Academic fraud upends Boston’s notable career

Kristin Gustafson

Dreams of becoming a college president might be dashed for McKinley Boston after Friday’s report determined academic misconduct occurred on his watch.
Even though Boston, vice president of student development and athletics, will remain at the University until June 30, he will be stripped of his athletics duties. But his salary will remain the same.
Although the report named former men’s basketball coach Clem Haskins, former academic counselor Alonzo Newby and former University tutor Jan Gangelhoff as the central players in the corruption, Yudof said Boston missed opportunities to deal with wrongdoing.
Boston is the highest-ranking of the four men’s athletics administrators to lose their jobs.
Boston said he was unaware of any cheating between 1993 and 1998, when he served as University men’s athletics director and then-vice president for student development and athletics.
“The report says there were signals,” Boston said. “I didn’t see them, and my head wasn’t in the sand.”
He also said he trusted those that had been in charge.
“If I made a mistake, it was that I trusted people and empowered people, and unfortunately, the people I trusted and empowered didn’t do what they were supposed to do,” he said.
Boston accepted a 1995 promotion to the newly created position — combining athletics and student development for the first time. The position was created after he received an offer to head Florida State University’s athletics department, which would have made him the first black to lead a southern Division I-A athletic department.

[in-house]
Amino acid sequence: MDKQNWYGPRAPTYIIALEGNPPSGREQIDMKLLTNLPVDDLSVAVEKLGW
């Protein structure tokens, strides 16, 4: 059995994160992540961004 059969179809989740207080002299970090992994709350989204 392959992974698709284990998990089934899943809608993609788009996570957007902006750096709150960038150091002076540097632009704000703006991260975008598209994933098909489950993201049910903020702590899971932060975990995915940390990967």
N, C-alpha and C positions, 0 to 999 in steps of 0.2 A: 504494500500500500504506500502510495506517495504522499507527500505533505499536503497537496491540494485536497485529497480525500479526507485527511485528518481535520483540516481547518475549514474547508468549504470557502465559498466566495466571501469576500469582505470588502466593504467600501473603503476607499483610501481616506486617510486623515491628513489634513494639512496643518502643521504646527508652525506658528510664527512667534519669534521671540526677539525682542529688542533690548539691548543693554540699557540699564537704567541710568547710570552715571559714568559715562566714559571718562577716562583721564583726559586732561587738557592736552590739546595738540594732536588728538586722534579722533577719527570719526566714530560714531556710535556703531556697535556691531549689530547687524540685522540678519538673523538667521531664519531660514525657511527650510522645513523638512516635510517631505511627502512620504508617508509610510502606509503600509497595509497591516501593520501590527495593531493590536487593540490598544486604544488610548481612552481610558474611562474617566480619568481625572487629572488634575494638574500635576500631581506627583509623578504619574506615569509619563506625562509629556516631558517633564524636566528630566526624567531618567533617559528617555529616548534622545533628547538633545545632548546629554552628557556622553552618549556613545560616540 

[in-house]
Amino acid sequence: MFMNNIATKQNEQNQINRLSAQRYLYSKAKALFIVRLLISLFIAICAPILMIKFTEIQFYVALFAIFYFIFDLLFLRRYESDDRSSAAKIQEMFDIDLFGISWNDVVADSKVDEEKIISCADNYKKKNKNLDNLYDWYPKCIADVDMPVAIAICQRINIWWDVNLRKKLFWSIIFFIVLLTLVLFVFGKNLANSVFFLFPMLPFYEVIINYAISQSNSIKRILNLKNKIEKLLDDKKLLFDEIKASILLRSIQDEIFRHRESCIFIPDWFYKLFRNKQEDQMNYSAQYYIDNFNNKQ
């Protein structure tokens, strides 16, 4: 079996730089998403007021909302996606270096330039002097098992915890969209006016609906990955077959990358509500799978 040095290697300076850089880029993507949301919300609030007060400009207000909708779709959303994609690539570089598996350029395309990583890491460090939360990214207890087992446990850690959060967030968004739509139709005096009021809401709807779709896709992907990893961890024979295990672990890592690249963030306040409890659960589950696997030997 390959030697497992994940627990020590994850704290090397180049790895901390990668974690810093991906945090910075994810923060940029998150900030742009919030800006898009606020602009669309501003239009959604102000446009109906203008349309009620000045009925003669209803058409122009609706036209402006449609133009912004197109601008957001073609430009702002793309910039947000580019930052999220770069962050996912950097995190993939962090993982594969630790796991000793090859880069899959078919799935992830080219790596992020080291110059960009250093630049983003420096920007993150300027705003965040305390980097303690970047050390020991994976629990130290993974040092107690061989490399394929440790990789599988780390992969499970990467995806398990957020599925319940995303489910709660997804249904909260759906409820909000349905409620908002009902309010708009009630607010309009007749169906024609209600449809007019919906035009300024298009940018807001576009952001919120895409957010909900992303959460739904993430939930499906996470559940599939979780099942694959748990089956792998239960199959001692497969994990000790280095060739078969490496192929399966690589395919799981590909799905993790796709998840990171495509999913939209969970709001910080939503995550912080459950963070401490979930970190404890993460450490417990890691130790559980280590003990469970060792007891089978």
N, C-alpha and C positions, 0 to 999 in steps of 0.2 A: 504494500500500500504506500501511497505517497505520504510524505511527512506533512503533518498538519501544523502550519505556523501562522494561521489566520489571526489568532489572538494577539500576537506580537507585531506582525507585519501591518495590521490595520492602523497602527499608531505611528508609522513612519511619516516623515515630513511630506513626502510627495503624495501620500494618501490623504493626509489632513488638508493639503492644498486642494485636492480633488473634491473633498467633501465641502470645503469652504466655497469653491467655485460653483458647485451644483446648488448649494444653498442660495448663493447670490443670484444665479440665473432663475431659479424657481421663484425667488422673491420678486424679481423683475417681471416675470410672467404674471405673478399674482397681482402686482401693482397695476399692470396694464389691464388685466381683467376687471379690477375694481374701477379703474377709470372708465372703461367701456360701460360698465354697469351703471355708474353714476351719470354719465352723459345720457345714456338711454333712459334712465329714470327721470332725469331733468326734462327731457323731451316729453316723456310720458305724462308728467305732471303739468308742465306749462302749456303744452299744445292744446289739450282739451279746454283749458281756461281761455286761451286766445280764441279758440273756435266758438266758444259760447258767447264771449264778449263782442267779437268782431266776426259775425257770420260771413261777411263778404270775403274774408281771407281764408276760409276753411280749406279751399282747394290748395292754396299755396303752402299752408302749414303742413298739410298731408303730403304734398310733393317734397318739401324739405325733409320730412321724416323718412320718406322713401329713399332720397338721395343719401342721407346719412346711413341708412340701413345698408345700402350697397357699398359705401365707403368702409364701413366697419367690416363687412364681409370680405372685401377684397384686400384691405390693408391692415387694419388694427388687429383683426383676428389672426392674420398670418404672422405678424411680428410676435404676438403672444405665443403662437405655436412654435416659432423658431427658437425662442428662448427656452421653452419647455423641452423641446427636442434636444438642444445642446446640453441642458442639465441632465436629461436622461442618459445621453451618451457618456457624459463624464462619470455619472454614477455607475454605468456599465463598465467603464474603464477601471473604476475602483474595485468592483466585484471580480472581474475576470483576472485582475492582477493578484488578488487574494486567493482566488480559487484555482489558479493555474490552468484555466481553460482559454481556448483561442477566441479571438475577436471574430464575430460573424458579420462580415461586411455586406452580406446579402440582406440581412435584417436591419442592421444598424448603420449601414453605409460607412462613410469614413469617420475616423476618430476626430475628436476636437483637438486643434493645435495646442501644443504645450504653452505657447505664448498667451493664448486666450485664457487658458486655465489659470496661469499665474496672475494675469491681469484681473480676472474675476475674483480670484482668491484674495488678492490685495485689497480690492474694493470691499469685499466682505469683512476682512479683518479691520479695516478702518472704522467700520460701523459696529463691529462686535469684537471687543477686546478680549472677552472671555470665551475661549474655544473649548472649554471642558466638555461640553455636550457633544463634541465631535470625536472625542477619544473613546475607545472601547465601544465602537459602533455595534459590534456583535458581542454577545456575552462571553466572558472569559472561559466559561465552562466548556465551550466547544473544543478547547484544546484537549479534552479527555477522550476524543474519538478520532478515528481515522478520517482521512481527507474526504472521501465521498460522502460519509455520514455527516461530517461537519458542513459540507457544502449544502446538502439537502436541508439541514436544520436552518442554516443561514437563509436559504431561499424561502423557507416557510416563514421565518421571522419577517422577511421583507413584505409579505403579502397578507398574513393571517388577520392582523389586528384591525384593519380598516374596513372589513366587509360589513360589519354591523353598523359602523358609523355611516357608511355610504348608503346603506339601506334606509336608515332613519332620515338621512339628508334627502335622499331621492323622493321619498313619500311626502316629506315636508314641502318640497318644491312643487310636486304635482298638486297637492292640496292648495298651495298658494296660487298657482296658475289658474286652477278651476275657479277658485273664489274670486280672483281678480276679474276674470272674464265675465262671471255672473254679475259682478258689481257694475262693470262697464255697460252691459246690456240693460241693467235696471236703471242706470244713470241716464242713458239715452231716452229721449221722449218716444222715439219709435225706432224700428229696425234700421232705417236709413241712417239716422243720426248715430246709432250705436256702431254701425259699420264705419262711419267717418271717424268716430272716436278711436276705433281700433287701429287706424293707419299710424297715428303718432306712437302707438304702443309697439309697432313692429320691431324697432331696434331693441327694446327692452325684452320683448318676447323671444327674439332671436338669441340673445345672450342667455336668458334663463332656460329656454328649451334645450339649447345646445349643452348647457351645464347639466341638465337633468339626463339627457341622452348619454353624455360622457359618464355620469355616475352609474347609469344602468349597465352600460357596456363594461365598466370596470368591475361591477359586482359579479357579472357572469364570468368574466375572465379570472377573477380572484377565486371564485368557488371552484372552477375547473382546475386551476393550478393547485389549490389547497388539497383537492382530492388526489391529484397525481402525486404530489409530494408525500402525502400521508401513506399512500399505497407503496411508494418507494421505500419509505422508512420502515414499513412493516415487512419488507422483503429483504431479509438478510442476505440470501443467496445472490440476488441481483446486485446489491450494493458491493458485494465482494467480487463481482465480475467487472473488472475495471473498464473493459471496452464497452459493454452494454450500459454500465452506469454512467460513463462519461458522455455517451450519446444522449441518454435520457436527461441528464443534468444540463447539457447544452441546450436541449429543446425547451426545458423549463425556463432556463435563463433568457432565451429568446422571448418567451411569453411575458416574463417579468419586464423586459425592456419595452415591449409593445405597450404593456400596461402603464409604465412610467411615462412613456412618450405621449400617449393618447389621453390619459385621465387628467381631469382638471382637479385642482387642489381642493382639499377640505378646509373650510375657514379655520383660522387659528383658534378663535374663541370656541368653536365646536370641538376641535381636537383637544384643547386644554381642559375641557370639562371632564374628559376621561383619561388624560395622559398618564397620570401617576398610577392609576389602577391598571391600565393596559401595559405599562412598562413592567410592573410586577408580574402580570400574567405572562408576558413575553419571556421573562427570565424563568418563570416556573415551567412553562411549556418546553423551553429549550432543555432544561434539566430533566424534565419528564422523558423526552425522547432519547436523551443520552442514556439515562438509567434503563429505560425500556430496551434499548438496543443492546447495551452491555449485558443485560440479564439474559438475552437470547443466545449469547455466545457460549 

But when the University countered Florida’s offer, Boston accepted because it put him on the path to his dream of someday heading a university of his own.
“I would say the opportunity … has been damaged,” Boston said. “In all candor, I think that opportunity may not be as great as it once was.”
Although Boston said he did not condone the actions, he said students and Gangelhoff knew they were doing something wrong.
“We are talking about an individual who was unethical, who obviously made some decisions and said that she wanted to do it,” Boston said Nov. 4. “If that was the case, then it could happen under any structure.”
When announcing Boston’s resignation, Yudof called him an honorable man with integrity.
Yudof also stressed Boston’s strong commitment to improving University access to disadvantaged students and students of color. Boston worked tirelessly to bridge the University and the broader community, Yudof said.
Boston, a former Gophers football star and University alumnus, came to the University in 1962 from Elizabeth City, N.C. He helped the University win its 1967 Big Ten football title when he earned all-conference honors.
After leaving the University, Boston played four years of professional football, going on to receive his bachelor’s and master’s degrees from Montclair State University in New Jersey and his doctorate from New York University.
Boston served as the University of Rhode Island’s athletics director from 1988 until he became the University’s men’s athletics director in 1991.
In 1995, after Florida State University tried to recruit Boston away from the University, then-Gov. Arne Carlson organized 75 fans to greet Boston as he arrived back in the Twin Cities.
The University then offered him the newly created position of student development and athletics — a position that has now been divided as a result of Yudof’s decisions.